• Regular practice will automatically expand your range. At first, the next higher or lower note succeeds uncertainly, then it becomes more and more reliable and stable. Begin with the exercises in the new range as soon as you are reasonably sure of hitting the new pitches. But don’t get stressed! Try to blow the new note with conviction; if he doesn’t come, don’t press! You learn more when you solidify your range with clear and clean tones than when you’re forcing your pitch limits.

From now on, practice on these etudes every day. This also applies to lessons 4 & 5 – only in chapter 6 do you start with new practice plans.

Just intonation and equal temperament

Why do you get goose bumps when you hear an alphorn chorale? The reason for this lies in the overtones. In the illustration above you have seen that with a guitar, for example, the string also vibrates in the frequency of the overtones in addition to the fundamental frequency. You can observe this phenomenon with all musical instruments, including the alphorn. It is the combination of the tone with its overtones that make up the sound. Only an (electronically generated) sine tone has no overtones. In the following video you can see the connection between overtones and timbre:

What is special about the alphorn is that all playable tones correspond exactly to the harmonics of the fundamental tone (NxF). All overtones of the playable tones (nxNxF) are also overtones of the fundamental. With a cleanly intoned alphorn chorale, the different voices merge into a full sound – the goose bump factor!

The fact that the natural scale still sounds strange to our ears is solely due to the fact that we have been conditioned to a harmonically “wrong” tuning for four hundred years. The keyboard instruments are to blame! Because of them the old masters had to look for a tuning method with which different keys could be played on a limited number of keys. After various attempts (perhaps you have heard of Bach’s Well-Tempered Piano) the equal temperament prevailed. In this case, each octave is mathematically divided into twelve semitones that are exactly the same distance apart (the frequency ratio between two semitones is 1:1.059463 – mathematically the twelth root of two). This equal temperament is not compatible with the natural scale. In the graph below you can see the deviation in cents; a cent is 1% of a semitone. In the playable range, the Fa is particularly noticeable, which is 49 cents below F sharp, so almost exactly halfway to F. The B flat also sounds clearly lower than the corresponding tones in the equal temperament. The A5 is also noticeable in the uppermost area (often notated as A flat as it is actually closer to A flat of the equal temperament). Only the C (C2 to C5) match exactly.

Here a direct comparison of equal temperament and the clean harmonics (also called “just intonation”):

Equal temperament has many advantages. In particular, it enables great harmonic flexibility. Guitar riffs with cool chord progressions, complex modulations in classical music or rapidly changing harmonies in jazz only work thanks to equal tuning. Flexibility explains the triumph of equal temperament in western music. This is so absolute that even the most professionally trained musicians today have no idea about other tunings. It is forgotten that we bought the flexibility by losing the perfect harmony. The price shows itself in the form of beats in chords in equal temperament. It’s not your alphorn that sounds weird, but the other instruments – even if hardly anyone hears that anymore!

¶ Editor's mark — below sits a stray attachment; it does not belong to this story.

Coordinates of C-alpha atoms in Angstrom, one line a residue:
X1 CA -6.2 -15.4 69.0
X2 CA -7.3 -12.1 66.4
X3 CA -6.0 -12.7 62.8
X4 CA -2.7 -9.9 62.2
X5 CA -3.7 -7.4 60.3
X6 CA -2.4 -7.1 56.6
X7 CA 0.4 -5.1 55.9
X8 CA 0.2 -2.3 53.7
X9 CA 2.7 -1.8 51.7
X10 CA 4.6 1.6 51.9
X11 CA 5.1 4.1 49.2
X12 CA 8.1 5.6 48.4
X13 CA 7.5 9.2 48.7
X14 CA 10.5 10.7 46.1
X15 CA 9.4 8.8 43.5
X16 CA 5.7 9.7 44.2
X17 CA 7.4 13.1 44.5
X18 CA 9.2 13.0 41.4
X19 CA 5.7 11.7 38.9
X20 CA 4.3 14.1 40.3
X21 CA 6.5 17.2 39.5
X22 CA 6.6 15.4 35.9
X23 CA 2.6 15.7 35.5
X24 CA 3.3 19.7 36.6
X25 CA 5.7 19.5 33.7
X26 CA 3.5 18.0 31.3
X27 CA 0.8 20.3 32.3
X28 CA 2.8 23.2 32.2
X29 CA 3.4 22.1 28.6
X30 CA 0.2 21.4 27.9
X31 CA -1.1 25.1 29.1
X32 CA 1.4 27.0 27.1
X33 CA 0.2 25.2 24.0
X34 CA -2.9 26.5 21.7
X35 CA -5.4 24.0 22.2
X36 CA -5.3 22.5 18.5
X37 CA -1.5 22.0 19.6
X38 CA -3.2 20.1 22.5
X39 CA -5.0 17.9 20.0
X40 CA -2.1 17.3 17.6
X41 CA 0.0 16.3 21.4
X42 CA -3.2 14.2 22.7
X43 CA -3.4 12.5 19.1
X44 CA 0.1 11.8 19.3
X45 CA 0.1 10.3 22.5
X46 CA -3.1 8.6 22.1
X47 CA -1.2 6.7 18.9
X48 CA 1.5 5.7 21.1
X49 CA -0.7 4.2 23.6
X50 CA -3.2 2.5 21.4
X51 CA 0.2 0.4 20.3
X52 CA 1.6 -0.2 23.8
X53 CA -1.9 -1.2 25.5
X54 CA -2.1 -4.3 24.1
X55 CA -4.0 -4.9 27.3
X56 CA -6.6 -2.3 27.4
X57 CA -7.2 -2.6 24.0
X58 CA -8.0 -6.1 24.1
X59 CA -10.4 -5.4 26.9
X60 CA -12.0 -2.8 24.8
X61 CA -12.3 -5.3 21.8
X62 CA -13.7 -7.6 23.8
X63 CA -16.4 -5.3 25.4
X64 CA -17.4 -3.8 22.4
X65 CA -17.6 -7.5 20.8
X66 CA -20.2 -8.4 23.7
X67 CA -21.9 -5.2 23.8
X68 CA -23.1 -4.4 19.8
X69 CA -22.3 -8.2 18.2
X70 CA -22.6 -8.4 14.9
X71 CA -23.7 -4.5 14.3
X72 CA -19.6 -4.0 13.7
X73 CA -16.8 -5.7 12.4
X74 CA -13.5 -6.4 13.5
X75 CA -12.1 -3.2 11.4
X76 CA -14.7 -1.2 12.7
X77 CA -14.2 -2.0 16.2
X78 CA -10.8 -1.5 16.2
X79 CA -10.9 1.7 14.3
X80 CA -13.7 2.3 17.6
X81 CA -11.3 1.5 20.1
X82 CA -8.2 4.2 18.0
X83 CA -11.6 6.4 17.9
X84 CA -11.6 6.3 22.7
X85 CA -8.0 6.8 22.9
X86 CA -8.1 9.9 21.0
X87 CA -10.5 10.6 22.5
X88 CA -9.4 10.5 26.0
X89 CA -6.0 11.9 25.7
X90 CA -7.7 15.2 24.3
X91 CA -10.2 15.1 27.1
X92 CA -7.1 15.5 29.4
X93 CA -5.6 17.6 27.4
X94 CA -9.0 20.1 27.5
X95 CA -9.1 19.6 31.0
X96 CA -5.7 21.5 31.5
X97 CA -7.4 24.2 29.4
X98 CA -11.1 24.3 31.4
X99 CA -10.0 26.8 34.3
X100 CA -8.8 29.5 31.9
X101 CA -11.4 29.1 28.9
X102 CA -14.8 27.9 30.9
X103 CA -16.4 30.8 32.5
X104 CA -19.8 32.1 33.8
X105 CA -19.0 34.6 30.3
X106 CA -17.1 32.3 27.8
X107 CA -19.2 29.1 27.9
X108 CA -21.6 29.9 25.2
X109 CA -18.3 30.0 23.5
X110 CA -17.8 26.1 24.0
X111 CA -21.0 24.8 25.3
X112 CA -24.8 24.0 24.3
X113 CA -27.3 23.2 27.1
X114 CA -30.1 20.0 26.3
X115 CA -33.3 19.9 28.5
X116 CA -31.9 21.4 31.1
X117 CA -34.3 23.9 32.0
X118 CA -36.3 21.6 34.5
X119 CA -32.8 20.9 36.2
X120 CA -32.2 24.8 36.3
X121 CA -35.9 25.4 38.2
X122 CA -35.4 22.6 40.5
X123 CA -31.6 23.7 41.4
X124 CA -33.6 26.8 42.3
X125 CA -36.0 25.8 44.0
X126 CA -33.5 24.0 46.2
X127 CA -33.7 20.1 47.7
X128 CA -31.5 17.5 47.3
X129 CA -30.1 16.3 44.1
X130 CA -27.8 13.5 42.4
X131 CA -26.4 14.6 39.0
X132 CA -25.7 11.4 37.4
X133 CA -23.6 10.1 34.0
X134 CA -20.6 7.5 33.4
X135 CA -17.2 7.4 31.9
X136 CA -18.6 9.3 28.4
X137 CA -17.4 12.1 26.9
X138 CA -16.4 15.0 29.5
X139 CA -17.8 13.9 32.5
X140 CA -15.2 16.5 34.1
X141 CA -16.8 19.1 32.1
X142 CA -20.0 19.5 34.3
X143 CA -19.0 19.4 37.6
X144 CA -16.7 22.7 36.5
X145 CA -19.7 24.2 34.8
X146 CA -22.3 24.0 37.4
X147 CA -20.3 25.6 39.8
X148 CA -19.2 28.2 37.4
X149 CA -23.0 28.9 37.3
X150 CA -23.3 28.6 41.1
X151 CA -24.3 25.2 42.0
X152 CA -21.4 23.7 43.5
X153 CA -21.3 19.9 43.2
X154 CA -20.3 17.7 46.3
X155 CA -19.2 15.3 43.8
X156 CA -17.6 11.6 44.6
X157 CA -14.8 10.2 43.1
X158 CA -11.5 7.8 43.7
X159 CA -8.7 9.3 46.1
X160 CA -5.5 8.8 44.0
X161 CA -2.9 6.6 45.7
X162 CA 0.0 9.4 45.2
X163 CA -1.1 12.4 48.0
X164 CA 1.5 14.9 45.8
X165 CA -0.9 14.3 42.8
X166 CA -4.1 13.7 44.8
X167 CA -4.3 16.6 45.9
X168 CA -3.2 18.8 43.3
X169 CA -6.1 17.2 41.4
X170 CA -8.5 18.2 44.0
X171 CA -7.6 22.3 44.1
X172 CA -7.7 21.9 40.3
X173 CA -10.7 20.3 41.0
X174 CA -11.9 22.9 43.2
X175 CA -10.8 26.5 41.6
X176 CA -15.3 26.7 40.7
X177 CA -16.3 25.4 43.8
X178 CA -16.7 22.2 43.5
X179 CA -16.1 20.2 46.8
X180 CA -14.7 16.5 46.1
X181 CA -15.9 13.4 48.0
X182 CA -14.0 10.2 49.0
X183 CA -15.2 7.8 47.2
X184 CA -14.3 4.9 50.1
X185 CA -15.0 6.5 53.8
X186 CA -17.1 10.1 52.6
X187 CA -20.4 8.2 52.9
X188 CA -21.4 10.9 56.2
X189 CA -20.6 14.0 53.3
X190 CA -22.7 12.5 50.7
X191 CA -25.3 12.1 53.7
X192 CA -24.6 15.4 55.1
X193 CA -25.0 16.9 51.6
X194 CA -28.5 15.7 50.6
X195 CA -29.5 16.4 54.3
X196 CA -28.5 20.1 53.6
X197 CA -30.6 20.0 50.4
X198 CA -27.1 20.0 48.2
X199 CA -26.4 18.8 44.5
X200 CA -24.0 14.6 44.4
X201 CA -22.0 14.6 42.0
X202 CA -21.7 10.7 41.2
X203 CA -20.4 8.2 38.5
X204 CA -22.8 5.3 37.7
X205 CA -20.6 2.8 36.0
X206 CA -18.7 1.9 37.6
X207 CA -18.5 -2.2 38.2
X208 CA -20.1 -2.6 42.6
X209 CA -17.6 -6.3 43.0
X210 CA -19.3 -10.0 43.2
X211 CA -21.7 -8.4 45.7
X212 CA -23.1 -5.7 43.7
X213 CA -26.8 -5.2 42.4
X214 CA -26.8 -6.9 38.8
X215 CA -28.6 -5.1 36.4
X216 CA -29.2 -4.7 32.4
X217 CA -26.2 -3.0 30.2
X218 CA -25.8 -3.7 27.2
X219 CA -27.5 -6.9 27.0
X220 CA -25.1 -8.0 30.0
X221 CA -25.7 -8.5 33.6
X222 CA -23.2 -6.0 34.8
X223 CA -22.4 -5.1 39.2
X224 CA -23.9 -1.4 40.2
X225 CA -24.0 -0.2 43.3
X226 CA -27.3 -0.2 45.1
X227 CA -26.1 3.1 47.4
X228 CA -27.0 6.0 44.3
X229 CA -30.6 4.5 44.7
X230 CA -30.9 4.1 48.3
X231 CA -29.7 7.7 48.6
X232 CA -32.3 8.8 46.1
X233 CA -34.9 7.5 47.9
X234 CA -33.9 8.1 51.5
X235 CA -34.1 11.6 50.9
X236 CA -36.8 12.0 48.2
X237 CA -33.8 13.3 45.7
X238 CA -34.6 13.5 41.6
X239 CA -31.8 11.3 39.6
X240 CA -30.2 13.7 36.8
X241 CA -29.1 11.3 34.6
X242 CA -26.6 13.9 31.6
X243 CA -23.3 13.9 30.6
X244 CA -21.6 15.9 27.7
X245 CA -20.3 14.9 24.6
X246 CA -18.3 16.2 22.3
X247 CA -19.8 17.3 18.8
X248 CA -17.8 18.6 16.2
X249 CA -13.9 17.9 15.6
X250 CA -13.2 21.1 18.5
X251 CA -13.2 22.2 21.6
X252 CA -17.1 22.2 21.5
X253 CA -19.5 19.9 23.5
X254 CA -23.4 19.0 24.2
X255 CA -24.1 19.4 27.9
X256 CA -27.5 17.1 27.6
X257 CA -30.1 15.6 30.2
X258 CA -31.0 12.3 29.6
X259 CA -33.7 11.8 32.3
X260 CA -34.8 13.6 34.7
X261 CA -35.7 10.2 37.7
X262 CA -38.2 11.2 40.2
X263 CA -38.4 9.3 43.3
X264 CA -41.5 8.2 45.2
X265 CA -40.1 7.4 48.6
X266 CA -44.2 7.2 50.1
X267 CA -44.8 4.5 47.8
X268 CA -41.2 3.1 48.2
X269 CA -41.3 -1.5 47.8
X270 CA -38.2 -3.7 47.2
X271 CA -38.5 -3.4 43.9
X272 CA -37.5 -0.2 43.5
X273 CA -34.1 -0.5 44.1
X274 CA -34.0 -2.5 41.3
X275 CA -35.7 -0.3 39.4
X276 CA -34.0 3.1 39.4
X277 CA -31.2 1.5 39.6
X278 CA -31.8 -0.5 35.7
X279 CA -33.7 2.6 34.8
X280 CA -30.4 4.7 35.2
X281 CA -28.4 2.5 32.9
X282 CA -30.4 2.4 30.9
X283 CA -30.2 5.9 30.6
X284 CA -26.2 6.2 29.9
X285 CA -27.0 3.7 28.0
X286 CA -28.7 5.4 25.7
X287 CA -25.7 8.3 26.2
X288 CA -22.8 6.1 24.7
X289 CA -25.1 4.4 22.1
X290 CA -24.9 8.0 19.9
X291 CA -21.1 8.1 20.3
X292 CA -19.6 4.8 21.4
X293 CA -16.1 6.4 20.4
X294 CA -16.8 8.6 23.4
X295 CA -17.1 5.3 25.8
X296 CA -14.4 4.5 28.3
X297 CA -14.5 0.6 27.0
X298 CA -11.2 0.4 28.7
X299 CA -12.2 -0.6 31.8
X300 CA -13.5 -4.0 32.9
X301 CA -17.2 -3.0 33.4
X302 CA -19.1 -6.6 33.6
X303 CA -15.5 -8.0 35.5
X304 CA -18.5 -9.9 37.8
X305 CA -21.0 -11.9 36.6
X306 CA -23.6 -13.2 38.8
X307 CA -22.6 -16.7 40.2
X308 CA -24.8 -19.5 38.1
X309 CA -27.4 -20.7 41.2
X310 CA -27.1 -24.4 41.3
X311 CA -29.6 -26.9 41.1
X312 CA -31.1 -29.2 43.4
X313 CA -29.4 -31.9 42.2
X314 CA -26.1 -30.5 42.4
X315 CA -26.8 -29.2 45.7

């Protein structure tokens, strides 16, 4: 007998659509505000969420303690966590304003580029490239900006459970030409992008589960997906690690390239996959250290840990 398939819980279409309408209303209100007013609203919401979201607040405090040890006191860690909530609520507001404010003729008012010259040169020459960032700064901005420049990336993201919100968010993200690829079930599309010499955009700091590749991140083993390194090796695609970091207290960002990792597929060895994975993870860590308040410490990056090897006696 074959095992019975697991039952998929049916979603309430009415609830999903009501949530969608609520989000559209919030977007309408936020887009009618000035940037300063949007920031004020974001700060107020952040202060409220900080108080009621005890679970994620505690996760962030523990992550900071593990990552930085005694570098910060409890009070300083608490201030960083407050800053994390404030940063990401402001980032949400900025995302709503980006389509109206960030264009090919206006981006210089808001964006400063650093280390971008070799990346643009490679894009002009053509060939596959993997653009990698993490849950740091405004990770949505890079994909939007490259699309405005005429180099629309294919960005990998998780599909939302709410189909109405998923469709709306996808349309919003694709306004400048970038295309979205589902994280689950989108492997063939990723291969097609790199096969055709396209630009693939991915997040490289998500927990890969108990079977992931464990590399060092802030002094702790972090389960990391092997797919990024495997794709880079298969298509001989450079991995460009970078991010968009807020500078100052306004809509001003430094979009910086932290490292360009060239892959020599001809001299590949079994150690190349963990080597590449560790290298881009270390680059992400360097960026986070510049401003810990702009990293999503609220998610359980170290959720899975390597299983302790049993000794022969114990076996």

That’s why playing together with other instruments is so challenging for alphorn players. You can only play the tones of the natural scale, and they don’t even really match the tones of the other instruments. Due to the smaller tonal material, you only have two modes (C major and G minor) available, while the music on other instruments thrives on harmonic changes. All this does not mean that an interaction would be impossible. But it requires a minimum of mutual understanding, which you usually have to convey as the “exotic” instrument in the room. However, in practice the difference is not that dramatic. The pure harmonic frequency ratios derived above can only be approximately achieved on the real existing alphorn. Every alphorn deviates more or less from the harmonic series. Your intonation always plays a decisive role: with your embouchure you have an important influence on the pitch.

Another addendum: you may have heard of the 432Hz tuning. This is not a tuning system, but the reference point of the concert pitch. The standard a1 = 440Hz has been in force since 1939; 442Hz is now common in Switzerland (accordingly, the fundamental tone of the F horn is 88Hz and the F# horn is 93Hz). Some believe – without wanting to explain the esoteric details here – the correct concert pitch should actually be 432Hz. If you want to tune your alphorn to the standard pitch 432Hz, you can buy an appropriate adapter; I doubt this will improve the sound quality of your horn, but it may give you the overtones of cosmic vibrations.

Further information

  • There are many excellent videos available on the topic of just intonation versus equal temperament. See for example the Brief History of Western Tuning by Nathan Nokes
  • Ross W. Duffin (2008). How Equal Temperament Ruined Harmony (and Why You Should Care). The most cited classic on the subject of equal temperament.
  • Aindrias Hirt (2014). The European Folk Music Scale: A New Theory. Hirt theorizes that the use of the natural scale distinguishes European folk music from art and sacred music.
  • More recently, some musicians have grappled with the different tunings. Here is an interesting platform to get started with this “microtonal” or “xenharmonic” music.
  • When it comes to tuning, there are strong parallels between the alphorn and Indian classical music – in fact, they would agree that Western tuning sounds wrong. See this video by Sangeeta Shankar explaining the difference between equal temperament and indian shrutis.
  • Here a fun vlog post by Adam Neely on the 432Hz concert pitch. Here my own post on this topic.
  • A very well done introduction to the acoustics of brass instruments can be found here.